With the loss of the prop. barge ILLINOIS, noted elsewhere, passes away another relic of by-gone days, and to those familiar with her history, of whom there are not a few, a brief review of her life may not be uninteresting. The ILLINOIS was built at Detroit in 1838, for the late O. Newberry, who in the times of early steamboating was one of the most prominent ship owners on the lakes. The ILLINOIS came out in the fall of the above year, commanded by Capt. Chelsey Blake, Robert Davis, first mate, and W. Caverly, recently deceased, second mate. She made one round trip between Buffalo and Chicago and then laid up at this port, being in an unfinished state. She was 755 tons old style, with low pressure crosshead engine, subsequently transferred to the ILLINOIS NO.2, now also defunct. After several years she passed from the command of Capt. Blake to Capt. Archibald Allen, who run her one season and then took charge of the NILE. A few years since she was raised from where she lay sunk at the lower end of the city, and reconstructed into a steam barge with propeller engine, at which time her timbers and planking were found to be in sound condition, and up to the last to a certain extent. She lived to attain the ripe age of 30 years, but like many others, has at last succumbed, while fighting desperately with the elements.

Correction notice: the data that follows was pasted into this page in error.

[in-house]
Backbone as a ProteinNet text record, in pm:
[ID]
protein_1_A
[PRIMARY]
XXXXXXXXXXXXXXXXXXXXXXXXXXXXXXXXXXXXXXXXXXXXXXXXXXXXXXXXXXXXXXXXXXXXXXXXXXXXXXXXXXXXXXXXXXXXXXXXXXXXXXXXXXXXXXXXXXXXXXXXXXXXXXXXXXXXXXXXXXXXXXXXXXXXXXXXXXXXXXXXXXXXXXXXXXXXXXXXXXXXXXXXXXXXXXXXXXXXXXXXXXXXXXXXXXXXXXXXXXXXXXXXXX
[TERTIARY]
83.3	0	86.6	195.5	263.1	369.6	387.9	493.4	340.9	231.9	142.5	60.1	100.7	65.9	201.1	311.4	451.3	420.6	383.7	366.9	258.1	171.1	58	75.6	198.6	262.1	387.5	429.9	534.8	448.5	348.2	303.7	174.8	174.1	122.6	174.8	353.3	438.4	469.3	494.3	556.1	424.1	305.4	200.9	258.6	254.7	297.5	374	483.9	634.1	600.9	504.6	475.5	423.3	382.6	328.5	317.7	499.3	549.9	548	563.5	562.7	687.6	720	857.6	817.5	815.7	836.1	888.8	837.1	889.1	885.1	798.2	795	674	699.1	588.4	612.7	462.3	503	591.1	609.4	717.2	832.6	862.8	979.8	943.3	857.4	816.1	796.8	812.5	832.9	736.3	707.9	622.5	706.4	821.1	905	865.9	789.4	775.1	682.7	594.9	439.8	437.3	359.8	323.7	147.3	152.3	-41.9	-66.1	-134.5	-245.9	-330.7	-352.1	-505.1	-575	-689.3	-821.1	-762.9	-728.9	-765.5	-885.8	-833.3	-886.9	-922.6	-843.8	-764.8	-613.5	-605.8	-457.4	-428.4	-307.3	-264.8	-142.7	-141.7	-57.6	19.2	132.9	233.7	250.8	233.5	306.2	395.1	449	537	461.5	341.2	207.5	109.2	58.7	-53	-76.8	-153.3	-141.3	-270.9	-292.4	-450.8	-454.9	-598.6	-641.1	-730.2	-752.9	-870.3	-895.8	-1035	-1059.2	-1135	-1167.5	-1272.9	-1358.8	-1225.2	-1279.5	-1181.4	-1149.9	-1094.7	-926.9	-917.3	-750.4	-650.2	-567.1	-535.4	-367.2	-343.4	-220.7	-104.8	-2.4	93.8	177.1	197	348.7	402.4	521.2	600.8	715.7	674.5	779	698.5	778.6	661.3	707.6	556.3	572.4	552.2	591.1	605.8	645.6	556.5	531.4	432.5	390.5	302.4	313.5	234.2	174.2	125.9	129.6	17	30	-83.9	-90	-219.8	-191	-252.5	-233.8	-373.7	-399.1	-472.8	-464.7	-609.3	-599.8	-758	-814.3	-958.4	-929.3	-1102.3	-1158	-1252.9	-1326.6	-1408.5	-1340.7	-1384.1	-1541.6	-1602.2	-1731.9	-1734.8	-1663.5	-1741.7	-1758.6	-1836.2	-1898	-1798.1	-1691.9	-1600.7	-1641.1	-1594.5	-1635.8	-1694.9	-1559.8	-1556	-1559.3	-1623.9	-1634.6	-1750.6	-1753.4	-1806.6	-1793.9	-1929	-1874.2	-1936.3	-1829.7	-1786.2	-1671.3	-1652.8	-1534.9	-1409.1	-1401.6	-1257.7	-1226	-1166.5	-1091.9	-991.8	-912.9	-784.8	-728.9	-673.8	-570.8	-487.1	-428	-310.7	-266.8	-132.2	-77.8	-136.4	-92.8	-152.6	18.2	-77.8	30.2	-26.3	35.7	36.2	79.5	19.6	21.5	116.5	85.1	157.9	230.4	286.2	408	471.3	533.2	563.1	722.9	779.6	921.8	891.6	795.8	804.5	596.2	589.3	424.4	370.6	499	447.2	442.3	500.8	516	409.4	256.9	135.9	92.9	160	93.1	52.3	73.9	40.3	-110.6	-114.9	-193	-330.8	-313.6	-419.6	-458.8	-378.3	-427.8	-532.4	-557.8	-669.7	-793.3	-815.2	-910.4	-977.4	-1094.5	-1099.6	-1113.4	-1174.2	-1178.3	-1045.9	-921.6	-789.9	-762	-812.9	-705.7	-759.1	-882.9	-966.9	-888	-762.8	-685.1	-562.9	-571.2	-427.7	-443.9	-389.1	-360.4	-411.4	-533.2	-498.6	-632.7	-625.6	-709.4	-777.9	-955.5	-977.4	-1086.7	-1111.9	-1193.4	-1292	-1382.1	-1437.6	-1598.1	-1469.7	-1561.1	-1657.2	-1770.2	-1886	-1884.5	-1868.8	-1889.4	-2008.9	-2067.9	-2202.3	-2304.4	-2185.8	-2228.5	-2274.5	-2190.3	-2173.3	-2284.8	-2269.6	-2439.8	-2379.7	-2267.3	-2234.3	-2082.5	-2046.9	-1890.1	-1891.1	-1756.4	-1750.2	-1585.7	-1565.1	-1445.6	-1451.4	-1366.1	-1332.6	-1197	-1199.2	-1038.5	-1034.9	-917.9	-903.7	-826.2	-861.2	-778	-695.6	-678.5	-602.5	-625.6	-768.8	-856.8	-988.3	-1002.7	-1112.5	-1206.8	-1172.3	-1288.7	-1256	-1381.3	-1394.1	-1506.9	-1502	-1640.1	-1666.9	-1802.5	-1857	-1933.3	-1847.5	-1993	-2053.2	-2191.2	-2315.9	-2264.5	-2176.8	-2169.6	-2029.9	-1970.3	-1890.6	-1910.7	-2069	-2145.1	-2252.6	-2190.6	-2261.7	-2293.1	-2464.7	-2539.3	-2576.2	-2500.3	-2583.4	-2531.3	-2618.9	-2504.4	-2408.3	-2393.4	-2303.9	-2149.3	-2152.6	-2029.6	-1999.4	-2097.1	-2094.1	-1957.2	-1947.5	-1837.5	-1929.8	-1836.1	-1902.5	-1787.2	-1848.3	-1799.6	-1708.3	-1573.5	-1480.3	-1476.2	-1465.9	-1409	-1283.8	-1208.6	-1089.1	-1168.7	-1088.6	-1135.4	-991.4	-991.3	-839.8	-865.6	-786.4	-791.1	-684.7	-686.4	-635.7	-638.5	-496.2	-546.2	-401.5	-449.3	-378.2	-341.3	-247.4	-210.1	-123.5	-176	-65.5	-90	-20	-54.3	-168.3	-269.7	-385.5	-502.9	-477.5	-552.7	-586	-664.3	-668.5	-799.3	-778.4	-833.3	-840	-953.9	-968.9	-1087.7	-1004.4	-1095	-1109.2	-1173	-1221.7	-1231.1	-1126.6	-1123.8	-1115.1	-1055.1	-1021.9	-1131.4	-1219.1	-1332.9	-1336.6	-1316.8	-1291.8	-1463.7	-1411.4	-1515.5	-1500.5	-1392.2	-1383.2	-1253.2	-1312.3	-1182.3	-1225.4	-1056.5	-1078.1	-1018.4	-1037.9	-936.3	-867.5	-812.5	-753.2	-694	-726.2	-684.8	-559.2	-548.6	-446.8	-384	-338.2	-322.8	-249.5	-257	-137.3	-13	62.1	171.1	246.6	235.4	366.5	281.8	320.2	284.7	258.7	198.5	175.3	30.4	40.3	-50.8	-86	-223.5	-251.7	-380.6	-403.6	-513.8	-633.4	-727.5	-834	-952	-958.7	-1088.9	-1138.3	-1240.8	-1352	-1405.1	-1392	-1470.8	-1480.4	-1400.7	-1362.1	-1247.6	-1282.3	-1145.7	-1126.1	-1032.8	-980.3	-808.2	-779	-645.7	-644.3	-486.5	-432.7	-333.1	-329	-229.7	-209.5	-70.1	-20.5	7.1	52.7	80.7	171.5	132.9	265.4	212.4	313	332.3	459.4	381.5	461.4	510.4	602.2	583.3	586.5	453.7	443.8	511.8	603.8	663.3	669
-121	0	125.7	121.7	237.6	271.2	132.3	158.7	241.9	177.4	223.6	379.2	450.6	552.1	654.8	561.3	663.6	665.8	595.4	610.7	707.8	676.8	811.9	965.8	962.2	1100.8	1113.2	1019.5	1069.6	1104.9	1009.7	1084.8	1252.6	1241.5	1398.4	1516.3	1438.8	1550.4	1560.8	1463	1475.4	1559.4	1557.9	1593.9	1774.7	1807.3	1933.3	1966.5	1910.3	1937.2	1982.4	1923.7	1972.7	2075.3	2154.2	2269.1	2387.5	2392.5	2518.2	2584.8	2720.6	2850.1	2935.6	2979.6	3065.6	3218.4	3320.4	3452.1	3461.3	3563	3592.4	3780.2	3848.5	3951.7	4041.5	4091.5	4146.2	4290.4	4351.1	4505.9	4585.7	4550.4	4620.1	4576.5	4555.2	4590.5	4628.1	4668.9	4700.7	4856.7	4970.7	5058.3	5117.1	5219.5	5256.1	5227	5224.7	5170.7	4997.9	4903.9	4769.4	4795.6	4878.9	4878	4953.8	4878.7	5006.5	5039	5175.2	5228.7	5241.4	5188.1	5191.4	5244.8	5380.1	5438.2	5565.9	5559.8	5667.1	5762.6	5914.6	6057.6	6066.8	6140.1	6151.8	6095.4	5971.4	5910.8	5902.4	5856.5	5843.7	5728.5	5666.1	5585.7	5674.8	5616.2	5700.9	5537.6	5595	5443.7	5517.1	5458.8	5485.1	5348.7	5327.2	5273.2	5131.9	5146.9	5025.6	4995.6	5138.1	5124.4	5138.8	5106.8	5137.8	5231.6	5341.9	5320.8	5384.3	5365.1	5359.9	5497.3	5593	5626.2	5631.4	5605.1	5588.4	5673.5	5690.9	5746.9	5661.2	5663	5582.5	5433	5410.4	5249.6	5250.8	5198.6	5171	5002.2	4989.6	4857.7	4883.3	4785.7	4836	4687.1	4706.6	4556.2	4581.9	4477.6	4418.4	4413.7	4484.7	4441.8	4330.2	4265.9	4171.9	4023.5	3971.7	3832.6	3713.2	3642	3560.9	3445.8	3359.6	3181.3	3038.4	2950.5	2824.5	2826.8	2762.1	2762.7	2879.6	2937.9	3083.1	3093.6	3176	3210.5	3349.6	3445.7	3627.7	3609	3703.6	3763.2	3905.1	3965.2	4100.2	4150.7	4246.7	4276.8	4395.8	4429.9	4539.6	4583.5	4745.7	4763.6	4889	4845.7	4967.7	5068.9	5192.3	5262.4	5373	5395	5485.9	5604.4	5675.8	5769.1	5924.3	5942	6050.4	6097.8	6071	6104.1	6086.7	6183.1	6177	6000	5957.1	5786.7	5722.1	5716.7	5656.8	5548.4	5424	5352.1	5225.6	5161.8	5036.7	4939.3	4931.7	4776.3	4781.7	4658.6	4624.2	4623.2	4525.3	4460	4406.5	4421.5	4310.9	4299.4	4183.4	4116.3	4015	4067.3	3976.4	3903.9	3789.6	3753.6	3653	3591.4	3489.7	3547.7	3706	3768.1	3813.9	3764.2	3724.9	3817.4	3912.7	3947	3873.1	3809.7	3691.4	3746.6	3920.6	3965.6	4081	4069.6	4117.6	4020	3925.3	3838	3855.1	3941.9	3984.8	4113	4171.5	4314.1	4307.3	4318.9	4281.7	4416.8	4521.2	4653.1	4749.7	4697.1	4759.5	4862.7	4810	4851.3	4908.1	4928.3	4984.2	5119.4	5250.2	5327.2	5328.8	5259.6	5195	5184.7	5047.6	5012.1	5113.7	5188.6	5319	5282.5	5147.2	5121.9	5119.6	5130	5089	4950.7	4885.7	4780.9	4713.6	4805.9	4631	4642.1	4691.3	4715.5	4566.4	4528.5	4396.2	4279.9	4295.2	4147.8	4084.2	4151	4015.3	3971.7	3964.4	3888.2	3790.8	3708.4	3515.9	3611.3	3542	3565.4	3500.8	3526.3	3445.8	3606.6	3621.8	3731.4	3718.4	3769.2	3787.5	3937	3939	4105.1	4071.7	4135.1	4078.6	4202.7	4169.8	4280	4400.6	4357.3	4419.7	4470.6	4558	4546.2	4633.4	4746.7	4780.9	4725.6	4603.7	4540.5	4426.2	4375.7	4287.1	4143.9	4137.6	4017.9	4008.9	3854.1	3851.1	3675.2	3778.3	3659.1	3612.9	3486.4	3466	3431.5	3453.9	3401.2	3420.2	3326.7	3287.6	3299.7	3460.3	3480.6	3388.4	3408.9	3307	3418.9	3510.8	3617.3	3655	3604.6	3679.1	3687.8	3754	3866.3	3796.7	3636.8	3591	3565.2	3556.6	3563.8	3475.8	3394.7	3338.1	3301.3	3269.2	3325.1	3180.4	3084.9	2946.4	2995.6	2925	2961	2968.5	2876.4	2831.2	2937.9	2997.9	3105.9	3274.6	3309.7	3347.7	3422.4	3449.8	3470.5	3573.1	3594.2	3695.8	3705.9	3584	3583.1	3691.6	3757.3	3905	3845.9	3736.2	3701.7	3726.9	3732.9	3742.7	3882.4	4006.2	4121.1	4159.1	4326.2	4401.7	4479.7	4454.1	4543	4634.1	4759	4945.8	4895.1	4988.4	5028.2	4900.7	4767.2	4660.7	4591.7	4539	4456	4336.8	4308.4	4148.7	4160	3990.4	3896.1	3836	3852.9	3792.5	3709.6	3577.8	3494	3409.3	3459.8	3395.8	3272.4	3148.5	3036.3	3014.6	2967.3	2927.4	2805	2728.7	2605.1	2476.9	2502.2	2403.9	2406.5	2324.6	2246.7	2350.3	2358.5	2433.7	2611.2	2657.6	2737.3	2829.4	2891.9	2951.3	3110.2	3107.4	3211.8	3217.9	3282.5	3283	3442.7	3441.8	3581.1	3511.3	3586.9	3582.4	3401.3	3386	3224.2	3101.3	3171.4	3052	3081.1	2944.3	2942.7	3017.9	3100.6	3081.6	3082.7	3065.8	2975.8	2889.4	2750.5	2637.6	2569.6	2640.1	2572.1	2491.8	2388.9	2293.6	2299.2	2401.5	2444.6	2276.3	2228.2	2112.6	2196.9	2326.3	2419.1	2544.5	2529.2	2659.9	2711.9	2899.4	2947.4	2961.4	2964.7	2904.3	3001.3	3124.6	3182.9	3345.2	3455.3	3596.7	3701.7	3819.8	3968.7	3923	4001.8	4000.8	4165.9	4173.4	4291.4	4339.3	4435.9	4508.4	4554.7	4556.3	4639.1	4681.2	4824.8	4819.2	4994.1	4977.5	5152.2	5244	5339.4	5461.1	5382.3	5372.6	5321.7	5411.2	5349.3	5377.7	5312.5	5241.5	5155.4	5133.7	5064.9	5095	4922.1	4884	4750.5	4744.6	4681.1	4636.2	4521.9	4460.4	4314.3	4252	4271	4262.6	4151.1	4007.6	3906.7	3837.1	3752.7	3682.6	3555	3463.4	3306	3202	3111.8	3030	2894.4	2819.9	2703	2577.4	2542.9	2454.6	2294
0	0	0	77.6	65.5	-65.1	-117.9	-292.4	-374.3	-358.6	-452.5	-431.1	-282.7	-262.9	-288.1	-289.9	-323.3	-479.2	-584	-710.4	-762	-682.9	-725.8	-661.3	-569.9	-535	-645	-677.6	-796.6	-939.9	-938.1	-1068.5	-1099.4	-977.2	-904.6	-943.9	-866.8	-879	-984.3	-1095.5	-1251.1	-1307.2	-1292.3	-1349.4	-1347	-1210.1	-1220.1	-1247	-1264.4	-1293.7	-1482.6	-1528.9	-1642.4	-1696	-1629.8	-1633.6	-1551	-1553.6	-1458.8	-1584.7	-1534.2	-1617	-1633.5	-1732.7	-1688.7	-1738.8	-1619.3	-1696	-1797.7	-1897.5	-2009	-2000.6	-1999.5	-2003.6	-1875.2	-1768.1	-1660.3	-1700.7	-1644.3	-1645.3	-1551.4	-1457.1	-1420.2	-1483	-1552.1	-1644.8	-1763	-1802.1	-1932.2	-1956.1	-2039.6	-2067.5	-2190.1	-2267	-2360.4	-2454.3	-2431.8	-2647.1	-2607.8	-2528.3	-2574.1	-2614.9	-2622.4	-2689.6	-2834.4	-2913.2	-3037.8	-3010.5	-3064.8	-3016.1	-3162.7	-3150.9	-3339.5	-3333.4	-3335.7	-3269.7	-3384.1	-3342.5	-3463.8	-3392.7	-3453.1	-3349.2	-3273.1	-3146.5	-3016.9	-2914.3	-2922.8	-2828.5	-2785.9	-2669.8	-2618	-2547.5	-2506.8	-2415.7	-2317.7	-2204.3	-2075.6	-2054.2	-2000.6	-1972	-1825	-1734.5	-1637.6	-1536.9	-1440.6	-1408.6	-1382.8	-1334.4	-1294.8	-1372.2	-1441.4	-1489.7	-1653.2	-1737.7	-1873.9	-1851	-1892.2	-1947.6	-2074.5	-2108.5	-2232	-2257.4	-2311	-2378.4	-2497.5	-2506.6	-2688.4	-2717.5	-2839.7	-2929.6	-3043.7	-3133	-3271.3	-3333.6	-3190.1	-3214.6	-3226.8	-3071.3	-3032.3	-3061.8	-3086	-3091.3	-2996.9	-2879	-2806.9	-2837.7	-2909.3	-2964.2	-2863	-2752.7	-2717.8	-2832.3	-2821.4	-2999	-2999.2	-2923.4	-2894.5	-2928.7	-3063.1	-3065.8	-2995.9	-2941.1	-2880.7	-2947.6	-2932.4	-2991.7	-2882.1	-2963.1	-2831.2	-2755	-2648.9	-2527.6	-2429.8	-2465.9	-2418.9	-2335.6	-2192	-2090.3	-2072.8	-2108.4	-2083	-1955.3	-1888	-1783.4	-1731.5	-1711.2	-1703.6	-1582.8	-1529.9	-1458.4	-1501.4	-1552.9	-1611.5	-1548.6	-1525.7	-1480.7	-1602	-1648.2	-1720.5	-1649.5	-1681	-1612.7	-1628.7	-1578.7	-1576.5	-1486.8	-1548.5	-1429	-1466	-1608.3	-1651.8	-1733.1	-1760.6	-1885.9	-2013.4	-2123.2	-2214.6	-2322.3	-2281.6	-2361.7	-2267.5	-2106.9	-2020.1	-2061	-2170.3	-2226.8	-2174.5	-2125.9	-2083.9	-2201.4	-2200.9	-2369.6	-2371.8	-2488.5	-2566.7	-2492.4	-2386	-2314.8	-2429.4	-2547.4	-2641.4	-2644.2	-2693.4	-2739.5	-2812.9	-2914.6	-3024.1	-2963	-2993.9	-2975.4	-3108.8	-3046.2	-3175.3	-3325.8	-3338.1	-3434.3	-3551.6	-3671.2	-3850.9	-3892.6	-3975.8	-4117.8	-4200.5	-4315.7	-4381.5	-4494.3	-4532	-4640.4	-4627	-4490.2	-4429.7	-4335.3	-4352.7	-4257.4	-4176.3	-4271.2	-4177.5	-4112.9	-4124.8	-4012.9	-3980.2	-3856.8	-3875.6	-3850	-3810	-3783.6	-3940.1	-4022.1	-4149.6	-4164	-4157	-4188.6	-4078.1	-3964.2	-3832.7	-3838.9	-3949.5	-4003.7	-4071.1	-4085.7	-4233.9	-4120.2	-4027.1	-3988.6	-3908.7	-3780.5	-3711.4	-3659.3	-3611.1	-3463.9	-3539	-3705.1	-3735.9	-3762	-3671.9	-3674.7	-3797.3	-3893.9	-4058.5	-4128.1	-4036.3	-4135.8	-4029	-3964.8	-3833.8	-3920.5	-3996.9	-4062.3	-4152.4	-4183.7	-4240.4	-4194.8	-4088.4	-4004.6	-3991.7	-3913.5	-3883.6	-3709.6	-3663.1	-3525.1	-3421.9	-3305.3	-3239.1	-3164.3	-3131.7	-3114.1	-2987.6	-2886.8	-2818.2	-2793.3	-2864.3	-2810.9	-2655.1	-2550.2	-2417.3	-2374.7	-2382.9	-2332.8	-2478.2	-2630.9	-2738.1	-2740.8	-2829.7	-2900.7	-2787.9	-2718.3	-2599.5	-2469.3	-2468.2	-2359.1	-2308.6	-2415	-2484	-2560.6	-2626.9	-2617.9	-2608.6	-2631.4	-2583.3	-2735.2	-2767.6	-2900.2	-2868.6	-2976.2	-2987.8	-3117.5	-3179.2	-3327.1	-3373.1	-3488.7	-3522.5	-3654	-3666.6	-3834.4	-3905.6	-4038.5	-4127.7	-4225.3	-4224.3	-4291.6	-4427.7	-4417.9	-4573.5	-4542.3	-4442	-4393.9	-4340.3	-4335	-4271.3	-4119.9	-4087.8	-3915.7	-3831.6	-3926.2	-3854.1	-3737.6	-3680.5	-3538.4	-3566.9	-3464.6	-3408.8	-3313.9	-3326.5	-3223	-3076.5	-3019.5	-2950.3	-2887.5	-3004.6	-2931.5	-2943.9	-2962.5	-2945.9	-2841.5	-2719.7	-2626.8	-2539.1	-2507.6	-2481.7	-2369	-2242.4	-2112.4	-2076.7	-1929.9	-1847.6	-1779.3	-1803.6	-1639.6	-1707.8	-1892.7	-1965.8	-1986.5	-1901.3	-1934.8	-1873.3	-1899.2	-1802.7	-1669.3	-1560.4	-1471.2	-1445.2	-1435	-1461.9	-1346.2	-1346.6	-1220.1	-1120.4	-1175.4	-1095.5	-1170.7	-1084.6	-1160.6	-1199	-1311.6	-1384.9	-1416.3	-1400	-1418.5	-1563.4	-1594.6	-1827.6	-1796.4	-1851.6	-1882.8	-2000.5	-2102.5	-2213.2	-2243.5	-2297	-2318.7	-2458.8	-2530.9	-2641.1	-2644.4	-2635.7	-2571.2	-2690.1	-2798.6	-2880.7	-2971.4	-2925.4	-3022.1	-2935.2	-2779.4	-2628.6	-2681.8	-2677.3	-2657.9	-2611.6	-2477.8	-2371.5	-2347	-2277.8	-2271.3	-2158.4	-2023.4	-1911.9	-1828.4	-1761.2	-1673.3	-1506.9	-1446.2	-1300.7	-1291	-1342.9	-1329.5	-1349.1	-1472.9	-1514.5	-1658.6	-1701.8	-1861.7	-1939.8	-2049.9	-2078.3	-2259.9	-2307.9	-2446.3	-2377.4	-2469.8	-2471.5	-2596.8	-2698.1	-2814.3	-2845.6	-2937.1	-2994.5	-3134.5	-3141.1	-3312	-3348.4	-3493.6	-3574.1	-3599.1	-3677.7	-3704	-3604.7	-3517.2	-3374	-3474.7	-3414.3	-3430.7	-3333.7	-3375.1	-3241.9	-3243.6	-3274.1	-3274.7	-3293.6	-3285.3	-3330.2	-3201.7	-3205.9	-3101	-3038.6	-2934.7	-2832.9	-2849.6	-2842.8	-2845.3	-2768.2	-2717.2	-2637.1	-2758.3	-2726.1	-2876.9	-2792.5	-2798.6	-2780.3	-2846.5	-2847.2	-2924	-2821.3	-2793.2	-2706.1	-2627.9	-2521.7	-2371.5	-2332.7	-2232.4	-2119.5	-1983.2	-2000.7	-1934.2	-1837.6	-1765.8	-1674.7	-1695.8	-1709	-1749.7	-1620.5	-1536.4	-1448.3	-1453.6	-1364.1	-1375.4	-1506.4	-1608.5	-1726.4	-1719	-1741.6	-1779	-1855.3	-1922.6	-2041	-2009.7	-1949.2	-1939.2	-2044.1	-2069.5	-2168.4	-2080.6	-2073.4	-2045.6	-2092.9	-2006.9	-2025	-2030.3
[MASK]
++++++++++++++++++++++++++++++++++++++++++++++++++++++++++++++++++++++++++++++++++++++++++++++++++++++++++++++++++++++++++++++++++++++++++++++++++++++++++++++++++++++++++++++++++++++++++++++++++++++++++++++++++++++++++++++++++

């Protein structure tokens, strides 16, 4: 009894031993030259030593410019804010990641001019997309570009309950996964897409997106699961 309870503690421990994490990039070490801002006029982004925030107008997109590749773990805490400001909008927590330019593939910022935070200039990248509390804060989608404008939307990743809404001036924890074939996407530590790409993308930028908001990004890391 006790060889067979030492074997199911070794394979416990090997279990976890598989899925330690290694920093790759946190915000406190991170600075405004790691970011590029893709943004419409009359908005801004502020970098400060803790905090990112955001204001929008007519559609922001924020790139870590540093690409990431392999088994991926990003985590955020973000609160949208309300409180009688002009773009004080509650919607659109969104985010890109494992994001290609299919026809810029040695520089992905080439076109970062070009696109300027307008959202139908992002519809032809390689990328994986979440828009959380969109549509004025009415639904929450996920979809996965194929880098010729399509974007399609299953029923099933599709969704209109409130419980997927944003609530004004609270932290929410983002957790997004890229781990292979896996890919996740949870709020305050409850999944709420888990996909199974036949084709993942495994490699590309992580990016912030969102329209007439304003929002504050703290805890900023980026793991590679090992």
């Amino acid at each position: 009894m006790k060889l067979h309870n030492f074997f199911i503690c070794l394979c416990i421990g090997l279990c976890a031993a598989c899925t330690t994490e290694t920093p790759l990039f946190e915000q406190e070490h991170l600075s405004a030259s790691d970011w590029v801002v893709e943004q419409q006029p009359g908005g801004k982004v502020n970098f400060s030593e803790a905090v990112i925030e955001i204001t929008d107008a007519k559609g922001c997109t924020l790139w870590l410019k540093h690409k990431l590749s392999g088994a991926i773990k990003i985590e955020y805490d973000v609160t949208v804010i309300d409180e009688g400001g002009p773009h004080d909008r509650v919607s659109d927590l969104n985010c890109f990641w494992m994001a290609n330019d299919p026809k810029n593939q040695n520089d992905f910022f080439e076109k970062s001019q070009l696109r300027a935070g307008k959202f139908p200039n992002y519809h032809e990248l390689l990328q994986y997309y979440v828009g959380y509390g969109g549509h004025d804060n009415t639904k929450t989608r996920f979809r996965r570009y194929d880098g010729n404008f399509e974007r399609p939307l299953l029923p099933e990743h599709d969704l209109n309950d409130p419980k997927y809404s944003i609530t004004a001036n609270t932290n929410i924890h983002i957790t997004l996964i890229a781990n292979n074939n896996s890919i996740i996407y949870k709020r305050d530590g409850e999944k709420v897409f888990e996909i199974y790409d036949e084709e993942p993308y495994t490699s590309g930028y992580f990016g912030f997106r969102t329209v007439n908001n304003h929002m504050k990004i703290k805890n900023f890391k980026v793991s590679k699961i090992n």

Detroit Free Press
September 17, 1868